Finally, we examined the relation between duration of breast-feeding (for both duration of breast-feeding as the main source of nutrition and total duration of breast-feeding) and estimated serum PBB level after excluding women who reported extrinsic reasons for supplementing breast-feeding and for stopping completely. Women were classified as having an extrinsic reason for deciding to supplement if they agreed with one of the following responses: it became uncomfortable to only breast-feed; you were medically advised to supplement; you felt it was the right time to give formula or cow's milk along with breast milk; it became inconvenient to only breast-feed; or other reason. Similarly, women who responded, "there was not enough breast milk," to the question of why they stopped breast-feeding entirely were classified as having an intrinsic reason for ceasing to breast-feed and were retained in the analysis. For this subset of women, we calculated crude hazard ratios for the association between each outcome and PBB exposure. After excluding women with extrinsic reasons, we identified 49 women with an intrinsic reason for deciding to supplement breast milk and 56 women who gave an intrinsic reason for deciding to stop breast-feeding altogether. The small numbers of women in these subsets precluded construction of a multivariate model.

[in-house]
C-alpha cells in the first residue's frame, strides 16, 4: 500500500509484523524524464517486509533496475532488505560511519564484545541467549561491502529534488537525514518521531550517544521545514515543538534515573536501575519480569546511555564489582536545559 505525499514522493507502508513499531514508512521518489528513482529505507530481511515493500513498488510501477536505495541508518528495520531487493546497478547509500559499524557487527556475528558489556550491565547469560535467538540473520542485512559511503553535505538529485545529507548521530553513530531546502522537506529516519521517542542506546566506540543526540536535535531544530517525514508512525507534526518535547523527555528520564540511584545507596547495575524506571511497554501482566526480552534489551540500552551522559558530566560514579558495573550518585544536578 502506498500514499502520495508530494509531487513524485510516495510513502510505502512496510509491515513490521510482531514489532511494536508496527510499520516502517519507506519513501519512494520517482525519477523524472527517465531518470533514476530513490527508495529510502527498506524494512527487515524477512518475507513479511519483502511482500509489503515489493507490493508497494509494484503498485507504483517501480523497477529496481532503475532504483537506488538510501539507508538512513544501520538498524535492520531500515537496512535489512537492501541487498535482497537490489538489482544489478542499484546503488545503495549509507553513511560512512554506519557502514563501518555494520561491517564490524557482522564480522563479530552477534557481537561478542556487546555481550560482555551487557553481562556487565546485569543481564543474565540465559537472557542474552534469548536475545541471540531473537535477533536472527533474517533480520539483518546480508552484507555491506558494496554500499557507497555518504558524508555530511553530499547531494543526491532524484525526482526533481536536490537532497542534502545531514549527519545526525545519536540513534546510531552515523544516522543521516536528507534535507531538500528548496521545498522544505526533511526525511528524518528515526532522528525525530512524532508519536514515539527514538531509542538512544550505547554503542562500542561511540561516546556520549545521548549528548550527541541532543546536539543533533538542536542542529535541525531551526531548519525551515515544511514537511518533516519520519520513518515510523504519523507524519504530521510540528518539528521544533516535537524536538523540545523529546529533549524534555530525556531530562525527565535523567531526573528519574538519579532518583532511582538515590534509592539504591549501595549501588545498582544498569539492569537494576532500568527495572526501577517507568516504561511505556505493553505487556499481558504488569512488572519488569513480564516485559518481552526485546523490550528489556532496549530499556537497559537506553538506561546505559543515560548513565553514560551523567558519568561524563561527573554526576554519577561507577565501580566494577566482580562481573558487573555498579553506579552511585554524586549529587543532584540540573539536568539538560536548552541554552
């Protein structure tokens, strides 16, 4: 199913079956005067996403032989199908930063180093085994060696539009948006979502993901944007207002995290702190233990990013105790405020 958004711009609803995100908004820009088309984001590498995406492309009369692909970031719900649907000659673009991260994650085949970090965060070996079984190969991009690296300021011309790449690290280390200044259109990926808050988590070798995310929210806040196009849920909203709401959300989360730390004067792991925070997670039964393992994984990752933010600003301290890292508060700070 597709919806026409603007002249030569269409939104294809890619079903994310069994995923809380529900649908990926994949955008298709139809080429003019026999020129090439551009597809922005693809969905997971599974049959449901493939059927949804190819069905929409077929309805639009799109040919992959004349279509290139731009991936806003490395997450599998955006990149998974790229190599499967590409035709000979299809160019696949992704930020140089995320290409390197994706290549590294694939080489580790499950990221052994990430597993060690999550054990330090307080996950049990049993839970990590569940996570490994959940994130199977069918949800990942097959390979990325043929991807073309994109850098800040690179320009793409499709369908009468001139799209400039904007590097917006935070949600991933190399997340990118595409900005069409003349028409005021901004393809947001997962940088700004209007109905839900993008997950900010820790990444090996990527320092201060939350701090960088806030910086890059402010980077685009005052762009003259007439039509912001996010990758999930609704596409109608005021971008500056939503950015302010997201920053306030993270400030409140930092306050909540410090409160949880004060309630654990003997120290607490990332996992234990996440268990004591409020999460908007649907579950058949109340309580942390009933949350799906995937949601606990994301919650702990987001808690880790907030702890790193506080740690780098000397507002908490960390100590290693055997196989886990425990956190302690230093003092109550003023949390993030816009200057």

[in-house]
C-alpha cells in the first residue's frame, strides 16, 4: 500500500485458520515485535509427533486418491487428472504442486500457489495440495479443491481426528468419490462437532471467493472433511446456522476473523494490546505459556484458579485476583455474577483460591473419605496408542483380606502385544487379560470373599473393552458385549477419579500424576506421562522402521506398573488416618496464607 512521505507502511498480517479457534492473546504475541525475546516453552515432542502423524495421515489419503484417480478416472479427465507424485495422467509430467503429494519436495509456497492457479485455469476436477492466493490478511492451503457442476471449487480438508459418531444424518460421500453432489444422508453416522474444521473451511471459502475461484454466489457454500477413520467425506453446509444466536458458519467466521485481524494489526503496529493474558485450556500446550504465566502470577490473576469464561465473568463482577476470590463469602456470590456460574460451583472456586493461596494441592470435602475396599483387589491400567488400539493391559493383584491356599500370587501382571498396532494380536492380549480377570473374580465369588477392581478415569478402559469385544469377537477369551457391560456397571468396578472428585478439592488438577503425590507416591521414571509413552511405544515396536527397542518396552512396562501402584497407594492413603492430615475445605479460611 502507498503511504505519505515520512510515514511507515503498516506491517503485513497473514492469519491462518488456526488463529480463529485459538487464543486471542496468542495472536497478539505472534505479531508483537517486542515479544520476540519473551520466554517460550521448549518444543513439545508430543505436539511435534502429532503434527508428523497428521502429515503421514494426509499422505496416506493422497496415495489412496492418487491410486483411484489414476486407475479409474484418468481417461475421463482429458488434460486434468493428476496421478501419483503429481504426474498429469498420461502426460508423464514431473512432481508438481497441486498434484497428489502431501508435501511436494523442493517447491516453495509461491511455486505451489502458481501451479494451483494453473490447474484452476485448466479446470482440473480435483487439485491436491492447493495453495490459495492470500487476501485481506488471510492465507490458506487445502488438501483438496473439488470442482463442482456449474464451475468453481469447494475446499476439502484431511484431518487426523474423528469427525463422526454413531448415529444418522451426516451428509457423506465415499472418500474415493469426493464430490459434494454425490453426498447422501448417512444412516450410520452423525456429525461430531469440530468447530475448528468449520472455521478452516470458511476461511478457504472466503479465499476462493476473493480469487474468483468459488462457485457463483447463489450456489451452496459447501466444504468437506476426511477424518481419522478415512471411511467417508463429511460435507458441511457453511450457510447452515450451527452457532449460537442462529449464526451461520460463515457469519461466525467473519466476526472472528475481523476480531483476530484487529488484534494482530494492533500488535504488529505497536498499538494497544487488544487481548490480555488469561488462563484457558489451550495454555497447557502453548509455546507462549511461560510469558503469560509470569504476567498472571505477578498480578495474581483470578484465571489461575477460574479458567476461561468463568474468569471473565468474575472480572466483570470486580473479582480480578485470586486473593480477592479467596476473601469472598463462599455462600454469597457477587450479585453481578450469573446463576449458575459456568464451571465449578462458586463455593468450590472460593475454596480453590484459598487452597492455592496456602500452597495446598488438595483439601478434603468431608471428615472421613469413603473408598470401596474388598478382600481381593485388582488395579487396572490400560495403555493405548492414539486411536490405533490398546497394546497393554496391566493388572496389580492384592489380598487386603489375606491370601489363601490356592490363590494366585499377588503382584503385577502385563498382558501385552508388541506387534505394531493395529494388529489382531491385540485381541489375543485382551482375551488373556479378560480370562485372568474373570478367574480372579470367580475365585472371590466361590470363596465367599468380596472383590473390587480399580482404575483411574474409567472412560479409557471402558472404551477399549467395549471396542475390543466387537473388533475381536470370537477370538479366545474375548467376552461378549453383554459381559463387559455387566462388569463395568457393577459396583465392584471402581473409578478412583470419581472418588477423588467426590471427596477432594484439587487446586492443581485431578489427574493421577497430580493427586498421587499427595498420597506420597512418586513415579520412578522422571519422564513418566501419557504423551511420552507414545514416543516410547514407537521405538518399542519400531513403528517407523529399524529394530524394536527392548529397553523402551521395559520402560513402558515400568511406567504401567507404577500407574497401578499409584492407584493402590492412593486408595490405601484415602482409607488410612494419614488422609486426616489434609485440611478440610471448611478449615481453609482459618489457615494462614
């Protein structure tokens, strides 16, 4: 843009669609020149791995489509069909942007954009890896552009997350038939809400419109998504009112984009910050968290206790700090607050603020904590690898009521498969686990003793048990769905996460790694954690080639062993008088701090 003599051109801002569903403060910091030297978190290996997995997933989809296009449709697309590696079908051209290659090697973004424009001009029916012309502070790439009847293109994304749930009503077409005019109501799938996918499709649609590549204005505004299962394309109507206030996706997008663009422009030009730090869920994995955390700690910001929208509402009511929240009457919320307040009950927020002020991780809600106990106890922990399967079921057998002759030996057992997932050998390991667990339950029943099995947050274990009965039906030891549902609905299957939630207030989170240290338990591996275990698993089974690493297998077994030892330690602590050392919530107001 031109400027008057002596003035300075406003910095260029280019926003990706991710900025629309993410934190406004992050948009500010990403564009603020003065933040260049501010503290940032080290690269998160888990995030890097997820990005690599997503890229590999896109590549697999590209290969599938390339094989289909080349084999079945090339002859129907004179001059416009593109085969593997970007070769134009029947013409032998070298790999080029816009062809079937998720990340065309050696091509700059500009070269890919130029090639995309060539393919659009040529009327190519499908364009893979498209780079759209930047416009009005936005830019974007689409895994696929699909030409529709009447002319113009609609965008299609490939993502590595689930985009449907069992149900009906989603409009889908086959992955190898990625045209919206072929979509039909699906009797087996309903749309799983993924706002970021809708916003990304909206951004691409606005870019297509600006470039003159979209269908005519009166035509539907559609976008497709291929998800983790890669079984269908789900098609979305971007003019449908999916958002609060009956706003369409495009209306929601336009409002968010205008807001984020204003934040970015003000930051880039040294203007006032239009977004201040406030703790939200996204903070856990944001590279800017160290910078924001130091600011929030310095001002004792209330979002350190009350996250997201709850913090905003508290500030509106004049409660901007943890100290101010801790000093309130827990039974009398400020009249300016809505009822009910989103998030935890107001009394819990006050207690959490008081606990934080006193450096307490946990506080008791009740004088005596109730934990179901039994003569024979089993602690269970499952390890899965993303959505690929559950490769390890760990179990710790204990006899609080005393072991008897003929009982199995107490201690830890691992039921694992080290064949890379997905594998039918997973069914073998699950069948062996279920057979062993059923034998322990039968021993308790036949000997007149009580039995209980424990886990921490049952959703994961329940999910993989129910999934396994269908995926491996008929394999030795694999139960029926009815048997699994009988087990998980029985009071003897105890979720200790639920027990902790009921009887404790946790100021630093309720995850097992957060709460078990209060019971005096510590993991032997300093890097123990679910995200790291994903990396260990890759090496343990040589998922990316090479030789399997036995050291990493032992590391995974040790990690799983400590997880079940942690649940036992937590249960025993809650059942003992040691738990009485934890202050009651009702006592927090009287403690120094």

Initial serum PBB levels were available for 1,020 (86.1%) of the 1,185 women who participated in the study. We did not find any differences in age at delivery, PBB level, or PCB level among responders compared to nonresponders. Among the 1,020 participants, 446 (43.7%) had a live-born infant after their initial serum PBB level. Characteristics of the cohort are shown in Tables 1 and 2. Table 1 depicts continuous variables, and Table 2 shows categorical variables. The mean initial serum PBB level was 17.5 ppb (range 0.5-1,490), compared with a mean of 9.4 ppb using the estimated serum PBB level at the time of pregnancy (range 0-1,130). Results for the bivariate analyses and multivariate models were not different when using the initial levels and the estimated serum levels; only the analyses using the estimated serum levels at the time of the index pregnancy are presented here. Breast milk was the main source of nutrition for a mean of 2.6 months for this cohort of infants, and the mean total duration of breast-feeding was 4.1 months. Two-hundred ninety-three women (65.7%) breast-fed their first infant after the initial serum PBB level; only 49 women (11.0%) had previously breast-fed.